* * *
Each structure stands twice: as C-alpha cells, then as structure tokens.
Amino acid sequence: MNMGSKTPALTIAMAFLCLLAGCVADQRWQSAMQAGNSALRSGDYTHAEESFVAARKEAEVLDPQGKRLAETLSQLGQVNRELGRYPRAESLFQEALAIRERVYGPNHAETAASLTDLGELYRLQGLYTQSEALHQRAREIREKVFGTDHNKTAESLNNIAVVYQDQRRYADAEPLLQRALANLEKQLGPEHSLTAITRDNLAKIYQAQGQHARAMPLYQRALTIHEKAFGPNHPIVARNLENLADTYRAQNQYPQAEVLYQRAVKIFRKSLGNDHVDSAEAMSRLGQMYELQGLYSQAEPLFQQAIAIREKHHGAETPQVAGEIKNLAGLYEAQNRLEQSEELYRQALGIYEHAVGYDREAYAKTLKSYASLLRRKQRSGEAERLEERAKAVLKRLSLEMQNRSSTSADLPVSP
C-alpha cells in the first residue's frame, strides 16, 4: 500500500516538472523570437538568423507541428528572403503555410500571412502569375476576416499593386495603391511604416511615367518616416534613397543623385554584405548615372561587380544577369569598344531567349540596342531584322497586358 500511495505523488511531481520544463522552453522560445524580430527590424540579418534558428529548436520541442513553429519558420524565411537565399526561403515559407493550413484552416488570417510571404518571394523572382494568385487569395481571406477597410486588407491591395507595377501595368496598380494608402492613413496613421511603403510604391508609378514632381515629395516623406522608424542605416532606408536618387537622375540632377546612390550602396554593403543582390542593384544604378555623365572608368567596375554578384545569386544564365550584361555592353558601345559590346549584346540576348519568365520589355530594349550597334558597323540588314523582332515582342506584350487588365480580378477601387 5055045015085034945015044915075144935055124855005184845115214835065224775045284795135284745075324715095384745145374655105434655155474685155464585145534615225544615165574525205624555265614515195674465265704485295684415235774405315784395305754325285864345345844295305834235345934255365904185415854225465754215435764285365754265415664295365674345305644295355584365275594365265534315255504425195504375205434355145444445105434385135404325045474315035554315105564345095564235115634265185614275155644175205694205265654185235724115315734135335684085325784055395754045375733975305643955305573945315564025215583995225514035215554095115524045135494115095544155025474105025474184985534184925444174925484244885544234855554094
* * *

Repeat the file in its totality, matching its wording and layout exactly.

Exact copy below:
Each structure stands twice: as C-alpha cells, then as structure tokens.
Amino acid sequence: MNMGSKTPALTIAMAFLCLLAGCVADQRWQSAMQAGNSALRSGDYTHAEESFVAARKEAEVLDPQGKRLAETLSQLGQVNRELGRYPRAESLFQEALAIRERVYGPNHAETAASLTDLGELYRLQGLYTQSEALHQRAREIREKVFGTDHNKTAESLNNIAVVYQDQRRYADAEPLLQRALANLEKQLGPEHSLTAITRDNLAKIYQAQGQHARAMPLYQRALTIHEKAFGPNHPIVARNLENLADTYRAQNQYPQAEVLYQRAVKIFRKSLGNDHVDSAEAMSRLGQMYELQGLYSQAEPLFQQAIAIREKHHGAETPQVAGEIKNLAGLYEAQNRLEQSEELYRQALGIYEHAVGYDREAYAKTLKSYASLLRRKQRSGEAERLEERAKAVLKRLSLEMQNRSSTSADLPVSP
C-alpha cells in the first residue's frame, strides 16, 4: 500500500516538472523570437538568423507541428528572403503555410500571412502569375476576416499593386495603391511604416511615367518616416534613397543623385554584405548615372561587380544577369569598344531567349540596342531584322497586358 500511495505523488511531481520544463522552453522560445524580430527590424540579418534558428529548436520541442513553429519558420524565411537565399526561403515559407493550413484552416488570417510571404518571394523572382494568385487569395481571406477597410486588407491591395507595377501595368496598380494608402492613413496613421511603403510604391508609378514632381515629395516623406522608424542605416532606408536618387537622375540632377546612390550602396554593403543582390542593384544604378555623365572608368567596375554578384545569386544564365550584361555592353558601345559590346549584346540576348519568365520589355530594349550597334558597323540588314523582332515582342506584350487588365480580378477601387 5055045015085034945015044915075144935055124855005184845115214835065224775045284795135284745075324715095384745145374655105434655155474685155464585145534615225544615165574525205624555265614515195674465265704485295684415235774405315784395305754325285864345345844295305834235345934255365904185415854225465754215435764285365754265415664295365674345305644295355584365275594365265534315255504425195504375205434355145444445105434385135404325045474315035554315105564345095564235115634265185614275155644175205694205265654185235724115315734135335684085325784055395754045375733975305643955305573945315564025215583995225514035215554095115524045135494115095544155025474105025474184985534184925444174925484244885544234855554094